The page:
Fred David What is a case study?

A case study is best described as a well-orchestrated short story that presents essential information and data on corporate operations. As opposed to, say, a finance or production or marketing case which presents material primarily on one functional area only, a strategic management case takes a wholistic view of corporate operations from the perspective of the firm’s board of directors and/or its senior executives.


Are there different types of case studies?


The answer here is “yes”! In general, there are three types of strategy-oriented case studies.


The first type is the problem-oriented case study. In these cases, senior management is faced with a set of circumstances that require it to make a series of strategy-oriented decisions. Sometimes the problem to be solved, or the strategy issue to be resolved is obvious. In other cases, one needs to determine what the problem is before looking for a solution. In both instances, the student-analyst is required to make a number of judgements about the actions to be taken, along with a justification for these actions.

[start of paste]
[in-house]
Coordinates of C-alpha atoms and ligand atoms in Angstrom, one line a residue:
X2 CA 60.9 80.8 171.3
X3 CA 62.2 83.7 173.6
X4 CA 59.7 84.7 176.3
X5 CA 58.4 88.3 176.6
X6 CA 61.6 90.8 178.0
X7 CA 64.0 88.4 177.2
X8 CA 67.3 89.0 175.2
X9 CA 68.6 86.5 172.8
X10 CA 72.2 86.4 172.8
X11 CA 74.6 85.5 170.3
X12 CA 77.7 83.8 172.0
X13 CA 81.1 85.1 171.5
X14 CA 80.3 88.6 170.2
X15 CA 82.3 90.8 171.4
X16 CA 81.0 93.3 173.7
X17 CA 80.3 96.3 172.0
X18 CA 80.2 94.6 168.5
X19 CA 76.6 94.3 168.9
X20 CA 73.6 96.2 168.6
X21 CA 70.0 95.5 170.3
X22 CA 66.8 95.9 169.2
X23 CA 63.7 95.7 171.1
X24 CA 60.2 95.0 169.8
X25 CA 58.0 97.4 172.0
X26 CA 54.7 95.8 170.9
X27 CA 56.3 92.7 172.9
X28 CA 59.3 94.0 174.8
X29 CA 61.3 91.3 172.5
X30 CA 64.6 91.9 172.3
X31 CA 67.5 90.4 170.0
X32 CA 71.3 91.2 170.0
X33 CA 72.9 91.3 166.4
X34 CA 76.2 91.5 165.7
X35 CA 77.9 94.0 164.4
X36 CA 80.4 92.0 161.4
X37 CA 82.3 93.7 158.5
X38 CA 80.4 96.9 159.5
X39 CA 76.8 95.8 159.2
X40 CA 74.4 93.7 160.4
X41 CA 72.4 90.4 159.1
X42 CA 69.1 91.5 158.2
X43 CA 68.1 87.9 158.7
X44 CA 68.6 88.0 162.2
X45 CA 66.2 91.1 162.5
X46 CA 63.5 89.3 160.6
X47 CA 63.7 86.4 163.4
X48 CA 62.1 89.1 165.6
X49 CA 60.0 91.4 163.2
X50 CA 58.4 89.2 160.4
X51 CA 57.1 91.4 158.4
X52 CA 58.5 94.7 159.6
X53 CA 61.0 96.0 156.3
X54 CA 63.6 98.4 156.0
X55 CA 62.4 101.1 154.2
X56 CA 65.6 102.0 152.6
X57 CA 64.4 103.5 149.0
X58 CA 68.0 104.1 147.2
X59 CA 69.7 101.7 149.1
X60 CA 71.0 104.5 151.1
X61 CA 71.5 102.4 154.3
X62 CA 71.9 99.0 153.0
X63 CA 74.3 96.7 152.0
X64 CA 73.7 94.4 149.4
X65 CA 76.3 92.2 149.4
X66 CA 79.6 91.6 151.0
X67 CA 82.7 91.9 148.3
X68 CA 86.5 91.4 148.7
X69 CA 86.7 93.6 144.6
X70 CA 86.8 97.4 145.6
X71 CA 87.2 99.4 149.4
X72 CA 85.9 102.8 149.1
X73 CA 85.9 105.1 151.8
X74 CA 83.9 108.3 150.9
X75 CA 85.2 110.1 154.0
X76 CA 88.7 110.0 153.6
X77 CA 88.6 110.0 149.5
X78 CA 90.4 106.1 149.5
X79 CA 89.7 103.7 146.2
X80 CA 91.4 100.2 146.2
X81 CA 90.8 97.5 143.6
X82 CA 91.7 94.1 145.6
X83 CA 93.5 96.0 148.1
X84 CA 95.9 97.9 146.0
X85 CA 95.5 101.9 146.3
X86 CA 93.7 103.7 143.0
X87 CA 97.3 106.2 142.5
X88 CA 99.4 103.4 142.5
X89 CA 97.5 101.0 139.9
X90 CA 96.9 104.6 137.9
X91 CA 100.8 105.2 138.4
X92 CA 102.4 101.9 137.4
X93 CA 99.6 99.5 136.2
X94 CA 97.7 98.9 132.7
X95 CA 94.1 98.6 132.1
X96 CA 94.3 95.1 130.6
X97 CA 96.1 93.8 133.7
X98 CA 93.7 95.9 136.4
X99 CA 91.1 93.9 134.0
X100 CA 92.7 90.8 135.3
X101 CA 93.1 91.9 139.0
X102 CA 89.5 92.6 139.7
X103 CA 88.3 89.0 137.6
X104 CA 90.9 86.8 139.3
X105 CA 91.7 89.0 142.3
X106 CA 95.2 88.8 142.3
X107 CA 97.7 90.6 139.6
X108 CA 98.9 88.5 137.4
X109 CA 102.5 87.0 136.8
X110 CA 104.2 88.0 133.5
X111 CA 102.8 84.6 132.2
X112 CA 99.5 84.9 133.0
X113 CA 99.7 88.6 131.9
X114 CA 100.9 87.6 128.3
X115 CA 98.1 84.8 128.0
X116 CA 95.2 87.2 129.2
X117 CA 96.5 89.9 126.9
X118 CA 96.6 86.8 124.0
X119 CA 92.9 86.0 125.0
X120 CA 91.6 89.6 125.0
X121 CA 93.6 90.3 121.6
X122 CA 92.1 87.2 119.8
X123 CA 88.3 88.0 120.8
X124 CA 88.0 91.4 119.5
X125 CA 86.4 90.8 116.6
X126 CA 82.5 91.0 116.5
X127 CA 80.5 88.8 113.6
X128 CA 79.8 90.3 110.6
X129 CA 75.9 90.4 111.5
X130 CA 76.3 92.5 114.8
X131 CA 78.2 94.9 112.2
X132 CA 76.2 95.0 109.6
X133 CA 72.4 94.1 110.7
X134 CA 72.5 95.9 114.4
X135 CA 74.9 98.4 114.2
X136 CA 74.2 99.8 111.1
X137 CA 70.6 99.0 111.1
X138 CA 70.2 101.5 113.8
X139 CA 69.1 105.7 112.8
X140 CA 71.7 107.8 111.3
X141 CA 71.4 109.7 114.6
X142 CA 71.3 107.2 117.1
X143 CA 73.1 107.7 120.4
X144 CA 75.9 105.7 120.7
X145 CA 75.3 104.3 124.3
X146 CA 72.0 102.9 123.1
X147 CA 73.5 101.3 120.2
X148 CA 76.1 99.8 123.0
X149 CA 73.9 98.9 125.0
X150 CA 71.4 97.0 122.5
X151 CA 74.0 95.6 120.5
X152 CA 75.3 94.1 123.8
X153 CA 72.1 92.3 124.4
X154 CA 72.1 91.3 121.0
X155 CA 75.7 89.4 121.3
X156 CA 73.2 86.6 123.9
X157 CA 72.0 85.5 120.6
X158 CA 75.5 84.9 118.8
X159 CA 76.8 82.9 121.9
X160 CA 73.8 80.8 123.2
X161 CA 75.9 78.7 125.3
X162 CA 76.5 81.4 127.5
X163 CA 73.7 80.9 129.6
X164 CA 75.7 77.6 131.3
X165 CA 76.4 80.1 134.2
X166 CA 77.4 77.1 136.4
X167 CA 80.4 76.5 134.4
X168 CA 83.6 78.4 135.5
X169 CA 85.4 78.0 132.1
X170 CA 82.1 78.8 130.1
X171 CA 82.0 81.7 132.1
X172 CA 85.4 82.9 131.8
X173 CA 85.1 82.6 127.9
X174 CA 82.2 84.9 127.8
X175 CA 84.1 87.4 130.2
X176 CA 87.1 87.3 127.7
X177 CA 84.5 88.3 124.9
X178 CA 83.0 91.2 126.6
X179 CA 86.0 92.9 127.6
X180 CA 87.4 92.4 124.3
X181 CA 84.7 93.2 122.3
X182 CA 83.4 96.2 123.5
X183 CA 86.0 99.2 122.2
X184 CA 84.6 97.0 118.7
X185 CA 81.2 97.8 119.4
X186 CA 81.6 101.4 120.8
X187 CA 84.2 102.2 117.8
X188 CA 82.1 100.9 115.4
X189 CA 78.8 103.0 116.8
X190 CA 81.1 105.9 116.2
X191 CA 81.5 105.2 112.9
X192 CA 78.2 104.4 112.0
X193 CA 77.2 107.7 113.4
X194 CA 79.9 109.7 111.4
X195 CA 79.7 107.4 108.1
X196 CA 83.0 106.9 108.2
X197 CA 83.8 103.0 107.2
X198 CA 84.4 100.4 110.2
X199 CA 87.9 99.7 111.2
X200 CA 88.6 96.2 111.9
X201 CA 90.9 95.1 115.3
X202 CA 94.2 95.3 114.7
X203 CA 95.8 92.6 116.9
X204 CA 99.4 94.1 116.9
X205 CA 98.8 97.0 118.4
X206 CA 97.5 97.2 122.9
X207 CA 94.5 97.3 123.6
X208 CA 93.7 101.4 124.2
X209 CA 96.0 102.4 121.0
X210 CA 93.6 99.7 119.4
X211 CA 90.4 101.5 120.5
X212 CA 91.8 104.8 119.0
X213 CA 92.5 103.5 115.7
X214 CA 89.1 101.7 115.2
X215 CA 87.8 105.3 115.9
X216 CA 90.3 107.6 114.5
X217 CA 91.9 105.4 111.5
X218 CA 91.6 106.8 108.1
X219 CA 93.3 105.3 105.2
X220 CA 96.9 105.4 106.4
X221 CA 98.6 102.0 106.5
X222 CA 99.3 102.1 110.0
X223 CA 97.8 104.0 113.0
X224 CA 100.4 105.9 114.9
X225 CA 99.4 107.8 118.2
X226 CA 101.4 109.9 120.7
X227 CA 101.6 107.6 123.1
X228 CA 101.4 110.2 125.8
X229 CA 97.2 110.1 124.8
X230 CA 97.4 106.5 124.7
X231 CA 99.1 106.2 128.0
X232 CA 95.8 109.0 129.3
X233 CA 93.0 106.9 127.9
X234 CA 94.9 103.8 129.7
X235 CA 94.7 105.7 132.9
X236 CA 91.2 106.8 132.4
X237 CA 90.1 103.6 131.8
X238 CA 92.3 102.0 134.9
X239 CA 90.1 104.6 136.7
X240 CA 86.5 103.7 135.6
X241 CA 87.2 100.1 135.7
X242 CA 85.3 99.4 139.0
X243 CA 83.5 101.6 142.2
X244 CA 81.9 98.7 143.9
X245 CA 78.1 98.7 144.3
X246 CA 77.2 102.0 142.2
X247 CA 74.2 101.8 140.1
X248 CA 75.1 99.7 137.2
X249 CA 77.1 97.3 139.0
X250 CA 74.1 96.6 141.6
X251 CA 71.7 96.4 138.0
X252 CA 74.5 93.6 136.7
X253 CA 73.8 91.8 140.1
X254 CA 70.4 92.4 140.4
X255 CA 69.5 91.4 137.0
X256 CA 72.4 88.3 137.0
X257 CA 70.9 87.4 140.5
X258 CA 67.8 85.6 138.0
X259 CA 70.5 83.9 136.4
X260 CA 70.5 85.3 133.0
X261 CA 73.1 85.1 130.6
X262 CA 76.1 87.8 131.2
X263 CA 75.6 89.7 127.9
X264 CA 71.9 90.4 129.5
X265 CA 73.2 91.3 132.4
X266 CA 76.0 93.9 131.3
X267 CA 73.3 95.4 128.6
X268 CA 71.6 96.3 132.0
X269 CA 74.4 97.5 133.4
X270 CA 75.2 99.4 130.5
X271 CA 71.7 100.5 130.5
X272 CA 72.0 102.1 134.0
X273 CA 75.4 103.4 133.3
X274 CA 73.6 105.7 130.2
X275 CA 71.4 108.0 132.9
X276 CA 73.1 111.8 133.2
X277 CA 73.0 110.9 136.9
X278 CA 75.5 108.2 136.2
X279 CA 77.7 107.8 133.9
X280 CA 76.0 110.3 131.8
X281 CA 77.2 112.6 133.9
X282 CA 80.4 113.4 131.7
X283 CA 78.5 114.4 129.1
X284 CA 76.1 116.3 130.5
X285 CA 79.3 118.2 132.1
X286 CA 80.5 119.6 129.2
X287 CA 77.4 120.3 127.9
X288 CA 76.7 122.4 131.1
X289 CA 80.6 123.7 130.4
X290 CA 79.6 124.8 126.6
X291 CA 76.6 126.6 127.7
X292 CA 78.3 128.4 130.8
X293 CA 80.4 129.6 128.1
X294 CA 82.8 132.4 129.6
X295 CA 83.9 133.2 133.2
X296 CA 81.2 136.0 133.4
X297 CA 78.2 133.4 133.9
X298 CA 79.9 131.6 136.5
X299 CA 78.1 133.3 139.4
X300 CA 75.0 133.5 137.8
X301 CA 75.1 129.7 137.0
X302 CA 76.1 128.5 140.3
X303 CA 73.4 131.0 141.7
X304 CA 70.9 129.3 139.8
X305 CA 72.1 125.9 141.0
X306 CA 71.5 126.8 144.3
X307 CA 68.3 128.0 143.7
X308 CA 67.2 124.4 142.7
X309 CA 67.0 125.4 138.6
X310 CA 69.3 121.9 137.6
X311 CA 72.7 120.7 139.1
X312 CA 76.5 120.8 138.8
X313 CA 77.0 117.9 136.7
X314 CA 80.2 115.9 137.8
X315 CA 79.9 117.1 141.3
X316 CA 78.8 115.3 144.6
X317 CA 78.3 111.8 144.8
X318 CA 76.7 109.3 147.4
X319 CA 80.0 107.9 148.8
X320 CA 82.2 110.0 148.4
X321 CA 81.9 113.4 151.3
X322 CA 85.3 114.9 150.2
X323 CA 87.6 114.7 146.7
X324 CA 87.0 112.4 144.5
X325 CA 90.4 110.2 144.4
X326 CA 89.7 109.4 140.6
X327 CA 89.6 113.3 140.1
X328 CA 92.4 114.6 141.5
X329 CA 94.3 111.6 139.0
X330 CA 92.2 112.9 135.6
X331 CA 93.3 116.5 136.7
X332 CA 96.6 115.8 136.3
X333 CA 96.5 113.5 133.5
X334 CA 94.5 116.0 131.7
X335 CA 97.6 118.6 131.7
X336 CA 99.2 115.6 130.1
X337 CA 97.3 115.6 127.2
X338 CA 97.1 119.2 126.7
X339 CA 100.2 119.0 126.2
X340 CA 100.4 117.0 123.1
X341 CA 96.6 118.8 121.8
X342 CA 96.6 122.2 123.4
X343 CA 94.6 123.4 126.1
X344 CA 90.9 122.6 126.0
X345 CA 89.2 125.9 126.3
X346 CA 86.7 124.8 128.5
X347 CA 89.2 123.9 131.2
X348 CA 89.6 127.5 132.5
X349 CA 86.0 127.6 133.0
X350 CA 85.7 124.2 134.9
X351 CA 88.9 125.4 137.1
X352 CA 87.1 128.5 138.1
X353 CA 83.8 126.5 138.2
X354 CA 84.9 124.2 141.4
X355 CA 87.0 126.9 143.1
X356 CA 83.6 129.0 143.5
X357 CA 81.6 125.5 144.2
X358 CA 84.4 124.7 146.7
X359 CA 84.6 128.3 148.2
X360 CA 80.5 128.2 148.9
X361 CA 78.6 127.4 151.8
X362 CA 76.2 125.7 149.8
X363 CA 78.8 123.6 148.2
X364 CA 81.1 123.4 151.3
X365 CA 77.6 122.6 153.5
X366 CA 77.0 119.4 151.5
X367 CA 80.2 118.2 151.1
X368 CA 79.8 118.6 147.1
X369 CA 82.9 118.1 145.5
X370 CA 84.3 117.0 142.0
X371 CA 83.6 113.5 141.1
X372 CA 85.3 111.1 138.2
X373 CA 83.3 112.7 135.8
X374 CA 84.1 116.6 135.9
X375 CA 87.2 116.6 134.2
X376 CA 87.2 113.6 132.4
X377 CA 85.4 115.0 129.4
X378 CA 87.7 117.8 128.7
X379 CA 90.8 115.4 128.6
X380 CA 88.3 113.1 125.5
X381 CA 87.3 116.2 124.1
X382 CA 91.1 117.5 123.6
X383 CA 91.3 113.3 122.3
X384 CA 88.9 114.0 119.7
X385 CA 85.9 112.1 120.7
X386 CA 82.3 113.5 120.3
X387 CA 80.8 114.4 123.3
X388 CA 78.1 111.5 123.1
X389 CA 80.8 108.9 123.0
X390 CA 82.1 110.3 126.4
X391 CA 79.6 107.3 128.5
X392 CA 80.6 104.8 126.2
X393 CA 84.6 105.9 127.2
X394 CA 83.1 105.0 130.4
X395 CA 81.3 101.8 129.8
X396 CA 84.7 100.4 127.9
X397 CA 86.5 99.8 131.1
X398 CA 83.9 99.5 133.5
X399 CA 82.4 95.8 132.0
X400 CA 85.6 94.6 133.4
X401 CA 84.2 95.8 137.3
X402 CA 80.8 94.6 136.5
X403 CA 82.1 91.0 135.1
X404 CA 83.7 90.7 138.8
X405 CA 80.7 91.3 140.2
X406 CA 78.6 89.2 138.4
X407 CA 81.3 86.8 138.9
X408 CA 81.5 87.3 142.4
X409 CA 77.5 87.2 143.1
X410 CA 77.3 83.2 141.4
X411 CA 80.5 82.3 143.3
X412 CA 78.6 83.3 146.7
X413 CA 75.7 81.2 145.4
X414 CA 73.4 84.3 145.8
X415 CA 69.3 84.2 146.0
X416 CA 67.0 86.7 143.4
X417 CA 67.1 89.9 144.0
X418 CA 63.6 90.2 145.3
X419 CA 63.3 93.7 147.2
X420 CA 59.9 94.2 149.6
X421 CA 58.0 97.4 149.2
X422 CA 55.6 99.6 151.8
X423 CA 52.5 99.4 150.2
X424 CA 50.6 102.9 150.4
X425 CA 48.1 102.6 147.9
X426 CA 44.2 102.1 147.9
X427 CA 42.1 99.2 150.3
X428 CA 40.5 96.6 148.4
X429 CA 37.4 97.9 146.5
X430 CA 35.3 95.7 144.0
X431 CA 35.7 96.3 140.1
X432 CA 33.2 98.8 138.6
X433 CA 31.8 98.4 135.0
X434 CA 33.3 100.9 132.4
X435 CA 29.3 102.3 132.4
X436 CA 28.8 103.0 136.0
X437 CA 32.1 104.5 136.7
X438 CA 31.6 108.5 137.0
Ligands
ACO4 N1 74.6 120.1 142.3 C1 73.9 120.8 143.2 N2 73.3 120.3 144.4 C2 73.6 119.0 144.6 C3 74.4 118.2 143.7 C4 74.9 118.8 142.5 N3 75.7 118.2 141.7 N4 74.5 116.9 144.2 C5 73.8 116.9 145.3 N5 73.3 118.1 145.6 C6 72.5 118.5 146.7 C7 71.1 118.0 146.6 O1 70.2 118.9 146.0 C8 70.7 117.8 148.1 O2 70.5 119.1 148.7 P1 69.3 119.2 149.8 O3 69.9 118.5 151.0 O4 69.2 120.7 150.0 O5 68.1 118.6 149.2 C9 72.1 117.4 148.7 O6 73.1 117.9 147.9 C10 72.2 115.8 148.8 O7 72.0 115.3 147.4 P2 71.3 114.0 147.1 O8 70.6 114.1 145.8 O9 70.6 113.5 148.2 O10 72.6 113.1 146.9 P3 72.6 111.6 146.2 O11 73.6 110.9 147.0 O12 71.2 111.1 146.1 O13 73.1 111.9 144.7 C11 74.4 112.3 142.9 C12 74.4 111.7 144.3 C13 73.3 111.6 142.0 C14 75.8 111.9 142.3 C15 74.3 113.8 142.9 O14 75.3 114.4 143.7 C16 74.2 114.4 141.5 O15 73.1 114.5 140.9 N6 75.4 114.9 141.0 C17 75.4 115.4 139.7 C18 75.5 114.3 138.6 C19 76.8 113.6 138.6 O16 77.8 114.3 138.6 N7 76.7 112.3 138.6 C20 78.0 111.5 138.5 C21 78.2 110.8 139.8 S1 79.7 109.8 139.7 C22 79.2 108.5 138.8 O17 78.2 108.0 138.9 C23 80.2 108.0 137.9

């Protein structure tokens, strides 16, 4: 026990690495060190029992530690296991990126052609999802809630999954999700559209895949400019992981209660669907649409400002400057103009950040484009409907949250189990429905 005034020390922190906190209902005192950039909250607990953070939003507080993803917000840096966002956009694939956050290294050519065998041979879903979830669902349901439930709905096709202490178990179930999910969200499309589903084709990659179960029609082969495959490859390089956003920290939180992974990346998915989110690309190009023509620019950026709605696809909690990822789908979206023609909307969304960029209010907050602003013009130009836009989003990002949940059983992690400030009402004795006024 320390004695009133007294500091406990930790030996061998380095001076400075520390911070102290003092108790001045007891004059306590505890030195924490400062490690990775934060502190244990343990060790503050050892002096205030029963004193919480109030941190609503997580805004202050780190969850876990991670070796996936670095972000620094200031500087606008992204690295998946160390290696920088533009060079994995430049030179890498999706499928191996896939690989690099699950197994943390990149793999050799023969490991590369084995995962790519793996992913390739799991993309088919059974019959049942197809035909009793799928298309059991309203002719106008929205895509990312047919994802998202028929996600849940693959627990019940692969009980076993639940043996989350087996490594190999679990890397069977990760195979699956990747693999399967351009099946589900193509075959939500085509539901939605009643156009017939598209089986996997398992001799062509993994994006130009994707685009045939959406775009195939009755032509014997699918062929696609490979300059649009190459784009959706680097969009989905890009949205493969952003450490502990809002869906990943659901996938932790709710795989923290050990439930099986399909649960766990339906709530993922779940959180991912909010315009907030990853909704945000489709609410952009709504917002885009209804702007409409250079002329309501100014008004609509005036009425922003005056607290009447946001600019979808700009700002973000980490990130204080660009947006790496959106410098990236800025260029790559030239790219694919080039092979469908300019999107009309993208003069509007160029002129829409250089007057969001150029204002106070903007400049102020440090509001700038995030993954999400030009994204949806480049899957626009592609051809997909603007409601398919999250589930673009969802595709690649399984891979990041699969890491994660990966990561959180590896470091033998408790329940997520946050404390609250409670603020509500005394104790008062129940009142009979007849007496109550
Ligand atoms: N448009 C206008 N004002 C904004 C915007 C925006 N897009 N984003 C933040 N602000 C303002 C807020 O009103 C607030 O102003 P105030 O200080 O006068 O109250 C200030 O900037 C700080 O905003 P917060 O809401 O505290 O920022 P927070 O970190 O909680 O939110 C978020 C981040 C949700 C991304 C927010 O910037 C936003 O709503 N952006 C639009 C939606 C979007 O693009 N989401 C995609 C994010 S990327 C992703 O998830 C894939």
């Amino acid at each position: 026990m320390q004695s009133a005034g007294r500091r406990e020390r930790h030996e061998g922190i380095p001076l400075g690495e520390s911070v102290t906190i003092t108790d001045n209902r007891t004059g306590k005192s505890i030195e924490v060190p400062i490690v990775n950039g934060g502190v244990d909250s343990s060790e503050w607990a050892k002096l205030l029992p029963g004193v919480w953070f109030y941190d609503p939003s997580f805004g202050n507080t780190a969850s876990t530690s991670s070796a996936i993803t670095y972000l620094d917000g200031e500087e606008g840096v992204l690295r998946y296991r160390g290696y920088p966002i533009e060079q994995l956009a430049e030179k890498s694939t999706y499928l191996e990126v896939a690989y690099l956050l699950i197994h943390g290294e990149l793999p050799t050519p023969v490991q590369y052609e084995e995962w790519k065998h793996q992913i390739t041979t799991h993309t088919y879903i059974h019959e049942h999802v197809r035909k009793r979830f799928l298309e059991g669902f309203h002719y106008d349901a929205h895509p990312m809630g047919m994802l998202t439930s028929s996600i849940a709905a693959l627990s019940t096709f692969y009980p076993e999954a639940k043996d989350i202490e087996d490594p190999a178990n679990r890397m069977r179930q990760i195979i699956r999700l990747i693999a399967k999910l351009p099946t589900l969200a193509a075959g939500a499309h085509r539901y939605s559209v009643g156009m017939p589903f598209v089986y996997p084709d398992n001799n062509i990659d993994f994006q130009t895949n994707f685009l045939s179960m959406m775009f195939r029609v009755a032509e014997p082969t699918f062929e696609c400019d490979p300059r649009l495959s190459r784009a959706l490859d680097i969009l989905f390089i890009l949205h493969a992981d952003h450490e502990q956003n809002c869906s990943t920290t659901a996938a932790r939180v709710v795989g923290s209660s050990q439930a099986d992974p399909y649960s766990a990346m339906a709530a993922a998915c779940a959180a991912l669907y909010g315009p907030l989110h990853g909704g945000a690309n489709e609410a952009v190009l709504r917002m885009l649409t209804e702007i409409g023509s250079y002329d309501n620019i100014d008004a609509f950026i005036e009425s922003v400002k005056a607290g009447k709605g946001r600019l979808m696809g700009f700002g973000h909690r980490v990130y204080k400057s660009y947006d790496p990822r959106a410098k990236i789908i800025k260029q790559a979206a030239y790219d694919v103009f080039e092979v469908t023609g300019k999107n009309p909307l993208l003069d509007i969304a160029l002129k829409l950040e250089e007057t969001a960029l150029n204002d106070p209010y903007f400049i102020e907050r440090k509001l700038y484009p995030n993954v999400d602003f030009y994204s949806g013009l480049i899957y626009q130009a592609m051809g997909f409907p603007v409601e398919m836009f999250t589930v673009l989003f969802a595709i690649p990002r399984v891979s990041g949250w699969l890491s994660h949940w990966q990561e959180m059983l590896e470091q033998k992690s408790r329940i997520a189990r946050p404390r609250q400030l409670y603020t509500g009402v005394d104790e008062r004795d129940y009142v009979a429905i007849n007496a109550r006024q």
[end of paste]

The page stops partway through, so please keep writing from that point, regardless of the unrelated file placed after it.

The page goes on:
The second type of case study is one which presents overall information on a corporation without, however, presenting a problem or issue that needs to be resolved. As opposed to the problem solving case, these cases are usually designed to give the student a top down view of corporate operations: the businesses that it is in; the markets that it serves; the technologies that it uses; its financial condition; its organizational structure, etcetera, as a way of providing the student with a senior-level perspective on corporate operations. In these cases, the students-analyst is required to show an understanding of how the corporation is organized, how it operates, and provide some rationale explaining why the corporation operates in the manner set out in the case study.